Gourds (Cucurbita pepo) have been used for thousands of years since containers, eating utensils and decorations. Pumpkins (Cucurbita maxima) belong to the same family as gourds, but have been increased mainly as a food supply. Currently pumpkins are increased as autumn decorations as well. You may substitute artificial gourds and pumpkins as decorations, but not for any other purpose.
The fruits — gourds — develop on vigorous vines around 15 feet long. The gourds may be as small as an orange or as large as the birdhouse gourd that’s 14 inches long and 12 inches wide at the widest part. Many have a crook or narrow section leading to the wider round section. The gourd isn’t typically eaten by men and women, but used as decorations. Pick the gourds when they’re fully formed and coloured. Colors include light green, dark green, yellow, orange, cream, brown and gold, often on precisely the same gourd. The texture of the skin may be smooth or include warts or bumps; in any event it will be hard. No treatment is essential to carry on the gourds for one season. If totally dried out they may last another year.
The luffa (Luffa cylindrica) you see in the bathroom section of the drug store is just a natural gourd treated to remove everything but the abrasive fiber network of the interior. Sometimes in case you look closely you’ll see a seed or two left at the fiber. The gourds are left on the vine until the skin becomes somewhat brittle. The skin is removed and the interior fiber washed with a powerful blast of water, then left to dry.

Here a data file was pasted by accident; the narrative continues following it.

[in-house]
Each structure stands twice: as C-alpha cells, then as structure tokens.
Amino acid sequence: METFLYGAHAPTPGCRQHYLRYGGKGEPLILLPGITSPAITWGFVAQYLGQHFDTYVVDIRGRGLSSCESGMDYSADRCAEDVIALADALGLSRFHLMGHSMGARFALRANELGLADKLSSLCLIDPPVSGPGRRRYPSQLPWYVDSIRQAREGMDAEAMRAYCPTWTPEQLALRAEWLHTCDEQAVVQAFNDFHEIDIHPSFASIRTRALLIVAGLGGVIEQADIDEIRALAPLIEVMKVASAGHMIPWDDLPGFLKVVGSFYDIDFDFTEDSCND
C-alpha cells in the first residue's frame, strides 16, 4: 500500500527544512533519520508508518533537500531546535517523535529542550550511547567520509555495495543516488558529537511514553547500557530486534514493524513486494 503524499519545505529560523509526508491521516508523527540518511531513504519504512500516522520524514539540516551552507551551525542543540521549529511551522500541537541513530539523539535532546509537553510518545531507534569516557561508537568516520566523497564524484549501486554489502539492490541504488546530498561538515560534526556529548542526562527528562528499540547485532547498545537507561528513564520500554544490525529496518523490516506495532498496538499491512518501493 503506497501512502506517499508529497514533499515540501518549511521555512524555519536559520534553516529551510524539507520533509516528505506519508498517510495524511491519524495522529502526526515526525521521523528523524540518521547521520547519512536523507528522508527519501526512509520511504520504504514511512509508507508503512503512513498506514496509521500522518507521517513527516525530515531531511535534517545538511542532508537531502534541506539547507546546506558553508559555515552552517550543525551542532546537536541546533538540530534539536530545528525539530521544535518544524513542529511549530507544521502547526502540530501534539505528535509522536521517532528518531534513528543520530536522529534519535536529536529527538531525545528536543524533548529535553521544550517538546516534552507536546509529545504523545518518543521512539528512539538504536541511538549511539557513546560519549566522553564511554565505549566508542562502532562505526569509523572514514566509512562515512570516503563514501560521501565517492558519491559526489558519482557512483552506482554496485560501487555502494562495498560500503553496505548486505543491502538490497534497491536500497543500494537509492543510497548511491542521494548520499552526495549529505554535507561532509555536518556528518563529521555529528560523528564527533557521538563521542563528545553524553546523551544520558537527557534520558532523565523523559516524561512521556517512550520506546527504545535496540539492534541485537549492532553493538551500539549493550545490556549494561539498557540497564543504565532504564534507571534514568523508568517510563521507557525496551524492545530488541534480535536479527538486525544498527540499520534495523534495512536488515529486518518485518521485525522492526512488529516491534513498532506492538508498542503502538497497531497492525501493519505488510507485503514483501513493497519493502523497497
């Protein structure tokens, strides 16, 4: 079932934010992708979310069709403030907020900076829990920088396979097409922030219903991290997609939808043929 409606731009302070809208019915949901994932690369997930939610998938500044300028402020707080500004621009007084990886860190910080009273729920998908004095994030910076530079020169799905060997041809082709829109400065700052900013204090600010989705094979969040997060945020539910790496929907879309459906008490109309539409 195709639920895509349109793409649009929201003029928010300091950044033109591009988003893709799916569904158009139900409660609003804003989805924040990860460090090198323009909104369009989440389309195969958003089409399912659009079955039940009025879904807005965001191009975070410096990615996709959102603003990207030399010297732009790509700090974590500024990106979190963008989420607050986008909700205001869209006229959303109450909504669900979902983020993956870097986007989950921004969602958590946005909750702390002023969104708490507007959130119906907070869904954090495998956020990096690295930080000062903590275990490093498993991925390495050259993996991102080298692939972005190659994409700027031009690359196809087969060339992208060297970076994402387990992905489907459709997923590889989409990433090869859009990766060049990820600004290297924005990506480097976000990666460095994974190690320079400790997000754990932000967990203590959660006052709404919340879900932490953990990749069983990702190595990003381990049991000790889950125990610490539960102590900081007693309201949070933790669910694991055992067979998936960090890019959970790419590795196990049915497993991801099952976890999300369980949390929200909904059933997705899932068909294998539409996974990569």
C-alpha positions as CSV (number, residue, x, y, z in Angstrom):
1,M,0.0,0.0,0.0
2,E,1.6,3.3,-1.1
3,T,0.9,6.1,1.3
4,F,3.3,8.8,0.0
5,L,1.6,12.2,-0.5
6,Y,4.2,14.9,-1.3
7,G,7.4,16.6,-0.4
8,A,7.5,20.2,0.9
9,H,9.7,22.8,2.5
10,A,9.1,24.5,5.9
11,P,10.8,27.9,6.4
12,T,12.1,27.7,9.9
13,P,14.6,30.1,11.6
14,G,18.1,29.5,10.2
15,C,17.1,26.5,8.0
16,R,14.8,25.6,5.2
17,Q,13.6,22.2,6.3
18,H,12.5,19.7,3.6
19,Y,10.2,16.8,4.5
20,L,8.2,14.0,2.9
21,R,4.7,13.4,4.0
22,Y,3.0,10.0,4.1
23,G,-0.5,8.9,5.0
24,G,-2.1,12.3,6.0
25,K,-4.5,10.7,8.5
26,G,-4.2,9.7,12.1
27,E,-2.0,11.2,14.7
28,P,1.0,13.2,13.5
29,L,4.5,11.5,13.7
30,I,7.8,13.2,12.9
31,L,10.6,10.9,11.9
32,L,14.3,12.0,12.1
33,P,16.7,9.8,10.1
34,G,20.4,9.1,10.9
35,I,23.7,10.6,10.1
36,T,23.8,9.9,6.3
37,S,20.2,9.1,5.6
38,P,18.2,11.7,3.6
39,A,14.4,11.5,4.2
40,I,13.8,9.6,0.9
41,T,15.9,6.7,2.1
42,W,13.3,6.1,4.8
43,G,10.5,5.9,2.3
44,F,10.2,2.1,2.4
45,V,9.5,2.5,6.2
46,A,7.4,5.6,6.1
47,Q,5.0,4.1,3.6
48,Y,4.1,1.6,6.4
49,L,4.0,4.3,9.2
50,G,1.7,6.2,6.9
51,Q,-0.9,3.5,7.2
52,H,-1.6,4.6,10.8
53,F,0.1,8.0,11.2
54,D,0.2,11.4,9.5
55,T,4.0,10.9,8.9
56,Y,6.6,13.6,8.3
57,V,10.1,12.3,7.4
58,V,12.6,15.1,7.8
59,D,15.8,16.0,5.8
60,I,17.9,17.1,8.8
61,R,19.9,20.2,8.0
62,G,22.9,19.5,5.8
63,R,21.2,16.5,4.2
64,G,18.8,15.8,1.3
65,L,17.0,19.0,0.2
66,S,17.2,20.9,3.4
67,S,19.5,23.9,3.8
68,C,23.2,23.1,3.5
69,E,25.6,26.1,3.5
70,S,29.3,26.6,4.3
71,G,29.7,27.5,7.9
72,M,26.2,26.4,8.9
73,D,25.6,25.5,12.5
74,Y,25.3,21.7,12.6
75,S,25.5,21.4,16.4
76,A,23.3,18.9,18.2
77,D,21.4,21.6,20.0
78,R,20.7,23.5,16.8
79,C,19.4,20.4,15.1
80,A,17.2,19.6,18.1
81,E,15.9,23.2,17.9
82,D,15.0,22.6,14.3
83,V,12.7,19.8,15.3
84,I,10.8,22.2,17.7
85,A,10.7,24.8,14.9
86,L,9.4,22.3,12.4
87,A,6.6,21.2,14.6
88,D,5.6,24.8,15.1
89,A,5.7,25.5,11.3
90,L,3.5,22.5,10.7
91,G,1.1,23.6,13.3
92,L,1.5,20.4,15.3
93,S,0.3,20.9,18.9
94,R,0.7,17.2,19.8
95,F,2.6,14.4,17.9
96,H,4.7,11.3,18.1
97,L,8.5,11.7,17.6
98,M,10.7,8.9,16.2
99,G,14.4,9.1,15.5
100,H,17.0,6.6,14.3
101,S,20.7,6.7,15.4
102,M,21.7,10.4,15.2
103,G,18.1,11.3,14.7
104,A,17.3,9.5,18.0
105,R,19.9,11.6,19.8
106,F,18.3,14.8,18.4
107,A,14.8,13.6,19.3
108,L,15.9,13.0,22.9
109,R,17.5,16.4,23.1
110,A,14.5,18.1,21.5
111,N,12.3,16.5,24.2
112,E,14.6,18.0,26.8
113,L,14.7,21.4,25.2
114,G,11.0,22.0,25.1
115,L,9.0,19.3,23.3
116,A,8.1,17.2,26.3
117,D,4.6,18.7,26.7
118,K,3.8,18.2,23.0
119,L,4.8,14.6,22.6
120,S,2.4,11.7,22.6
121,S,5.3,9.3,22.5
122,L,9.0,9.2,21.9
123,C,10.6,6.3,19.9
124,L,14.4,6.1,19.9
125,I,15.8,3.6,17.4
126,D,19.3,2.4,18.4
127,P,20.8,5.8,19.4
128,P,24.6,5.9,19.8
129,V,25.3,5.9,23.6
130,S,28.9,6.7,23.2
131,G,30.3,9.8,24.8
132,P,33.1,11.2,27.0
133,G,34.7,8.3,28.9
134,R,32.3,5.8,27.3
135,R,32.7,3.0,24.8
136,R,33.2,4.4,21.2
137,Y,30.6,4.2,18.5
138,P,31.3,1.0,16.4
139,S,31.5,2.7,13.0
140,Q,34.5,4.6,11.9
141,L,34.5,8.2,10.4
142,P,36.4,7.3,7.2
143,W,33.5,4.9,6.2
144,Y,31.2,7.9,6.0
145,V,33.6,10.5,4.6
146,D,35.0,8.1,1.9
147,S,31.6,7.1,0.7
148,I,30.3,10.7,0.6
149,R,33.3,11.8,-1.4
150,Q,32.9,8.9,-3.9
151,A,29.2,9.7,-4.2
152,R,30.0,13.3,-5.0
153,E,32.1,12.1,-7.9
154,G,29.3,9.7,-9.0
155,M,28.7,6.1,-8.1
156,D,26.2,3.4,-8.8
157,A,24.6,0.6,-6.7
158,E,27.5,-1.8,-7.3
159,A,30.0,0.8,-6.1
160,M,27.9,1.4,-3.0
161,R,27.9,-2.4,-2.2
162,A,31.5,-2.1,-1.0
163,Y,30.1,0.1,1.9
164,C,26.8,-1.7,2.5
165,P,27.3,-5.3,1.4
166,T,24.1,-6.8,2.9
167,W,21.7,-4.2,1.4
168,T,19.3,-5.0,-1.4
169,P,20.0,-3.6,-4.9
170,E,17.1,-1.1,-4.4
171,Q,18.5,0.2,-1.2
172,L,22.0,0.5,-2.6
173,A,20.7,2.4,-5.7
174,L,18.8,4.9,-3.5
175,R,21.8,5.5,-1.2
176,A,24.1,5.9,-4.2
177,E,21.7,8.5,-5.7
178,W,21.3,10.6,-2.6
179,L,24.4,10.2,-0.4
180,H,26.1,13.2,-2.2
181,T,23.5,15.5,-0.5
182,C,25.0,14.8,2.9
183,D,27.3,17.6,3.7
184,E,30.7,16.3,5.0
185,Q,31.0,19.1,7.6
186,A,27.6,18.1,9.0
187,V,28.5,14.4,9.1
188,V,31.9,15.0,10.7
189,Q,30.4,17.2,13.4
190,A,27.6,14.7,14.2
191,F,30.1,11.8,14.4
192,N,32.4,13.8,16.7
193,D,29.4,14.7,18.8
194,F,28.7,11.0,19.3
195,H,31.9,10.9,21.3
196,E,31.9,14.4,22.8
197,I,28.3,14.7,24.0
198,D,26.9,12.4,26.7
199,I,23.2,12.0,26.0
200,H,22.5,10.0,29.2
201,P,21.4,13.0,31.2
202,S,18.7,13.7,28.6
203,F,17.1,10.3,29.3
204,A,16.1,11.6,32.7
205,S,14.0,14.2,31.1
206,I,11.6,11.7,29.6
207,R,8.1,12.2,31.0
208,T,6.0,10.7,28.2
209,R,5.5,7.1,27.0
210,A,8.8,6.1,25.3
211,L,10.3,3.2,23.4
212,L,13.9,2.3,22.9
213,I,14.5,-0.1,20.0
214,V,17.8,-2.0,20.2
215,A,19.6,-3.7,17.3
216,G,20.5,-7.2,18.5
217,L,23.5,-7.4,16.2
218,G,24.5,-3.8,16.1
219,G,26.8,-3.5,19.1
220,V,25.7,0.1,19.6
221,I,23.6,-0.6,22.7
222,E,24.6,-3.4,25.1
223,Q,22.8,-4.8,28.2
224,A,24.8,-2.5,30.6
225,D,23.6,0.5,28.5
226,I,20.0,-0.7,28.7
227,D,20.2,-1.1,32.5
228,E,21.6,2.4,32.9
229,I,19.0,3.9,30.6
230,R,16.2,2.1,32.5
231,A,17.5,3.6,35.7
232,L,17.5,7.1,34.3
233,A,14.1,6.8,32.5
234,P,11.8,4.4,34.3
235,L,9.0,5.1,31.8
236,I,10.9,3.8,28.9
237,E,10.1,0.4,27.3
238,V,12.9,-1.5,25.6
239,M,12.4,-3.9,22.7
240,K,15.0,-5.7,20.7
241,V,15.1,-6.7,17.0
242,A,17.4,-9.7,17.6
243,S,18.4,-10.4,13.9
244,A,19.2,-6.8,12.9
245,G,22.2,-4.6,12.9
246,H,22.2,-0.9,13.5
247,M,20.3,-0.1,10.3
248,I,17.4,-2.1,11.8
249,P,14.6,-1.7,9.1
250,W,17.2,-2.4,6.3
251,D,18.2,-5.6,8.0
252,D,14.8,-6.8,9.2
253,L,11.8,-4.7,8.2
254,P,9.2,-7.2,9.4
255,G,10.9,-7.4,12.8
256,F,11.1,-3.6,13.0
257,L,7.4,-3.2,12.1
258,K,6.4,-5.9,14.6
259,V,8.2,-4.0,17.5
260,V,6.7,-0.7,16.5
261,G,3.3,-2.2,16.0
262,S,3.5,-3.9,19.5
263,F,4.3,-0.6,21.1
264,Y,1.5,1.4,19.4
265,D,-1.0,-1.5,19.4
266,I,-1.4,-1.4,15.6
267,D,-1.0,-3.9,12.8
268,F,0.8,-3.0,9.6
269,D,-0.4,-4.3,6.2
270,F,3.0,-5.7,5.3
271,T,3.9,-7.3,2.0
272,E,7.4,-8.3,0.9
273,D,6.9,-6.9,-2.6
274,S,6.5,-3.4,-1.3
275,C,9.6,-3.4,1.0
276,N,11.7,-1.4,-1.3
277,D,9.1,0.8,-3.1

Since natural gourds take up a good amount of space in the garden to get an inedible and sprawling plant, the gardener may not need to devote space for this particular plant. Artificial gourds resemble actual gourds, particularly when the natural gourds have been shellacked or sprayed with another preservative to make them shiny. The artificial gourd may be manufactured out of plastic, papier-mâché or alternative materials. Use as you would natural gourds in autumn decorations with the exception that the artificial gourd may not be rain proof.
Think of autumn, Thanksgiving and Halloween and you think of pumpkins. Pumpkins vary from the size of a baseball to huge fruits over 36 inches in diameter. The biggest pumpkin ever weighed over 1 ton — 2,009 pounds to be exact. Most are orange. However, pumpkins also develop in yellow, green and cream blushed with pink and white. When choosing pumpkins to your garden, remember what you’ll use them to get. Pumpkins for pie are smaller and thicker than varieties grown for decoration.
During autumn holidays you’ll find artificial pumpkins that look real, outrageously synthetic or decorated and lighted as Jack’ O lanterns. You’ll also find them made of ceramic for use as soup or dessert bowls in the table. Artificial pumpkins are created as candle holders in addition to candles. Even though you may not consider a chocolate cake shaped and frosted to resemble a pumpkin as artificial, you’ll see them in the grocers.